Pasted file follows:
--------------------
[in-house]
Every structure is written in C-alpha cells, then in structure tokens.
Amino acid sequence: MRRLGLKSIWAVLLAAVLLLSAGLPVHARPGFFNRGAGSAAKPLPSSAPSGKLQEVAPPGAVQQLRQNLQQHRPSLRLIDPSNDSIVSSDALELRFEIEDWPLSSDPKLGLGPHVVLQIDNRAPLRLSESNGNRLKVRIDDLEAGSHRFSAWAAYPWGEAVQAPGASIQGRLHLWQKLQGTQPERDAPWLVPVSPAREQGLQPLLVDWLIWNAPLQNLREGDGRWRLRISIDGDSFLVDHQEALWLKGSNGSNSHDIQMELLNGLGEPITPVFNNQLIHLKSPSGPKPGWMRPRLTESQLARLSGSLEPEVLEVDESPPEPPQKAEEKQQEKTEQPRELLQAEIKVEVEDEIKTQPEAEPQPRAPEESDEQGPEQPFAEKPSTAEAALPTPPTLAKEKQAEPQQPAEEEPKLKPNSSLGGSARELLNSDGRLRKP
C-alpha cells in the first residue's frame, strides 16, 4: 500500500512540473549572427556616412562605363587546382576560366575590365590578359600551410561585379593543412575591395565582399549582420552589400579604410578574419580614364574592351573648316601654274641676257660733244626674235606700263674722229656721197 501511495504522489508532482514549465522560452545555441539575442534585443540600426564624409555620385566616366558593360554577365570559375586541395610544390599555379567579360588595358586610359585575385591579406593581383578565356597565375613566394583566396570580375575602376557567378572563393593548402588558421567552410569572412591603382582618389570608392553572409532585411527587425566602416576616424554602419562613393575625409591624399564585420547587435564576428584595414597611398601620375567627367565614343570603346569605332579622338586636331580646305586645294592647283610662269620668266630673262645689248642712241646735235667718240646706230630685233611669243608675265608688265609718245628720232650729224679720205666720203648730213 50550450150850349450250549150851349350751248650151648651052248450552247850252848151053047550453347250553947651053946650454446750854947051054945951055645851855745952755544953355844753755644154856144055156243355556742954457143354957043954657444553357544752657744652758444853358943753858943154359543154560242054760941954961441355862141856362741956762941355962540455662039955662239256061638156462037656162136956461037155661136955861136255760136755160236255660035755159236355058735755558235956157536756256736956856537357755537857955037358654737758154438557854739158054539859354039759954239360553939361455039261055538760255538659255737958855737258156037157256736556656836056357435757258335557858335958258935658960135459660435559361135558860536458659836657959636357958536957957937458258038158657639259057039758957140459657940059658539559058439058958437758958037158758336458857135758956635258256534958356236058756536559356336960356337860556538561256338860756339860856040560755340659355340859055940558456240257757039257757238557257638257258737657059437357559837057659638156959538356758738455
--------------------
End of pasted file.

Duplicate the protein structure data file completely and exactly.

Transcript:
[in-house]
Every structure is written in C-alpha cells, then in structure tokens.
Amino acid sequence: MRRLGLKSIWAVLLAAVLLLSAGLPVHARPGFFNRGAGSAAKPLPSSAPSGKLQEVAPPGAVQQLRQNLQQHRPSLRLIDPSNDSIVSSDALELRFEIEDWPLSSDPKLGLGPHVVLQIDNRAPLRLSESNGNRLKVRIDDLEAGSHRFSAWAAYPWGEAVQAPGASIQGRLHLWQKLQGTQPERDAPWLVPVSPAREQGLQPLLVDWLIWNAPLQNLREGDGRWRLRISIDGDSFLVDHQEALWLKGSNGSNSHDIQMELLNGLGEPITPVFNNQLIHLKSPSGPKPGWMRPRLTESQLARLSGSLEPEVLEVDESPPEPPQKAEEKQQEKTEQPRELLQAEIKVEVEDEIKTQPEAEPQPRAPEESDEQGPEQPFAEKPSTAEAALPTPPTLAKEKQAEPQQPAEEEPKLKPNSSLGGSARELLNSDGRLRKP
C-alpha cells in the first residue's frame, strides 16, 4: 500500500512540473549572427556616412562605363587546382576560366575590365590578359600551410561585379593543412575591395565582399549582420552589400579604410578574419580614364574592351573648316601654274641676257660733244626674235606700263674722229656721197 501511495504522489508532482514549465522560452545555441539575442534585443540600426564624409555620385566616366558593360554577365570559375586541395610544390599555379567579360588595358586610359585575385591579406593581383578565356597565375613566394583566396570580375575602376557567378572563393593548402588558421567552410569572412591603382582618389570608392553572409532585411527587425566602416576616424554602419562613393575625409591624399564585420547587435564576428584595414597611398601620375567627367565614343570603346569605332579622338586636331580646305586645294592647283610662269620668266630673262645689248642712241646735235667718240646706230630685233611669243608675265608688265609718245628720232650729224679720205666720203648730213 50550450150850349450250549150851349350751248650151648651052248450552247850252848151053047550453347250553947651053946650454446750854947051054945951055645851855745952755544953355844753755644154856144055156243355556742954457143354957043954657444553357544752657744652758444853358943753858943154359543154560242054760941954961441355862141856362741956762941355962540455662039955662239256061638156462037656162136956461037155661136955861136255760136755160236255660035755159236355058735755558235956157536756256736956856537357755537857955037358654737758154438557854739158054539859354039759954239360553939361455039261055538760255538659255737958855737258156037157256736556656836056357435757258335557858335958258935658960135459660435559361135558860536458659836657959636357958536957957937458258038158657639259057039758957140459657940059658539559058439058958437758958037158758336458857135758956635258256534958356236058756536559356336960356337860556538561256338860756339860856040560755340659355340859055940558456240257757039257757238557257638257258737657059437357559837057659638156959538356758738455